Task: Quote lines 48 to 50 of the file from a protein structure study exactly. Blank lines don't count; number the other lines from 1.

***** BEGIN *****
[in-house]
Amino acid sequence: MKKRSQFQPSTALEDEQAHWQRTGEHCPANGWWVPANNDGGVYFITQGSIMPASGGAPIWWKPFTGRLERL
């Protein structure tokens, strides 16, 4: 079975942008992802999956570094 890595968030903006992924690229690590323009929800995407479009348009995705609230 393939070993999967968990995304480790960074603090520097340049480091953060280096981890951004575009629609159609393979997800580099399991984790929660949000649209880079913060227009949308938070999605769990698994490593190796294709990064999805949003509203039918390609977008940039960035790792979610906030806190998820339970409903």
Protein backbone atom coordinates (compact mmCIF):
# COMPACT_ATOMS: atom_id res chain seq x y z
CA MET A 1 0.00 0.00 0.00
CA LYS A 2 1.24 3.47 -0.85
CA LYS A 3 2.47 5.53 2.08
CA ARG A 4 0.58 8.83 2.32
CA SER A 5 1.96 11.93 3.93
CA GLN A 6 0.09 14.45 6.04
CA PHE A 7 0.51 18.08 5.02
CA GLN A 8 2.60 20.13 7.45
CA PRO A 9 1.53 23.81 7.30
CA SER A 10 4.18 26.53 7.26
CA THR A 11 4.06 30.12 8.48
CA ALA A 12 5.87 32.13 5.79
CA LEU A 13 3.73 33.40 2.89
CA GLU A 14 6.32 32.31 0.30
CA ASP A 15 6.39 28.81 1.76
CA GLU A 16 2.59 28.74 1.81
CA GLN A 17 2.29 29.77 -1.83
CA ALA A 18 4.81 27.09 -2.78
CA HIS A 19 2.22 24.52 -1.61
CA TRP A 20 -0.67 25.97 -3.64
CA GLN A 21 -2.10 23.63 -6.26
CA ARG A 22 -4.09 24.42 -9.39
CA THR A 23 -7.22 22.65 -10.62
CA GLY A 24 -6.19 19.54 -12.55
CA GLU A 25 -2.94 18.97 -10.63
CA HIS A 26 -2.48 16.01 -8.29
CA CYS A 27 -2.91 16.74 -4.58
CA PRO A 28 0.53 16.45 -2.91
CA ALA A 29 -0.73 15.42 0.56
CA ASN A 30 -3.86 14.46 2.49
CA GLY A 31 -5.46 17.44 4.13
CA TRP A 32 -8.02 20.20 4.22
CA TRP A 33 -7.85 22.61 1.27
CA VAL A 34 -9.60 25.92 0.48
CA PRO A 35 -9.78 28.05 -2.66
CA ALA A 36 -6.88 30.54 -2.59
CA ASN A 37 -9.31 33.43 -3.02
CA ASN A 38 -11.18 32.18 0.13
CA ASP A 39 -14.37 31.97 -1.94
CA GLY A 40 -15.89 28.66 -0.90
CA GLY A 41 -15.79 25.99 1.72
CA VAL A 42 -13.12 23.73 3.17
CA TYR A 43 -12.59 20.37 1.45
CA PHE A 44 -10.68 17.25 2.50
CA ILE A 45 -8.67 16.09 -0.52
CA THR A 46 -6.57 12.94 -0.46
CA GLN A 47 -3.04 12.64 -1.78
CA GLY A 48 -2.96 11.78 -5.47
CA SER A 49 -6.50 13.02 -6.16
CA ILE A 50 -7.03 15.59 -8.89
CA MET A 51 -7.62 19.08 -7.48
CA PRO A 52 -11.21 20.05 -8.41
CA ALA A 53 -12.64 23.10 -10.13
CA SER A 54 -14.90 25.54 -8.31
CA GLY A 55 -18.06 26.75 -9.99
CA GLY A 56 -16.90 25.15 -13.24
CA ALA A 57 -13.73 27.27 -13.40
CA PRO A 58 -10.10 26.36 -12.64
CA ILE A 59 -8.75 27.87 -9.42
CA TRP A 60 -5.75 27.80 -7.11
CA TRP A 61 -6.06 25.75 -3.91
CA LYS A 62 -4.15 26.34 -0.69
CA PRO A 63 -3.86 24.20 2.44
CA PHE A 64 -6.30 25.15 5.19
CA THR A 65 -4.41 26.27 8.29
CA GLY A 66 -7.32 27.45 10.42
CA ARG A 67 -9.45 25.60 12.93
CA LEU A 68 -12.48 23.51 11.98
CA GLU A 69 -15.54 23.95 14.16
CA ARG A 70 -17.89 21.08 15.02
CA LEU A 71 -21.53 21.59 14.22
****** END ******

CA TYR A 43 -12.59 20.37 1.45
CA PHE A 44 -10.68 17.25 2.50
CA ILE A 45 -8.67 16.09 -0.52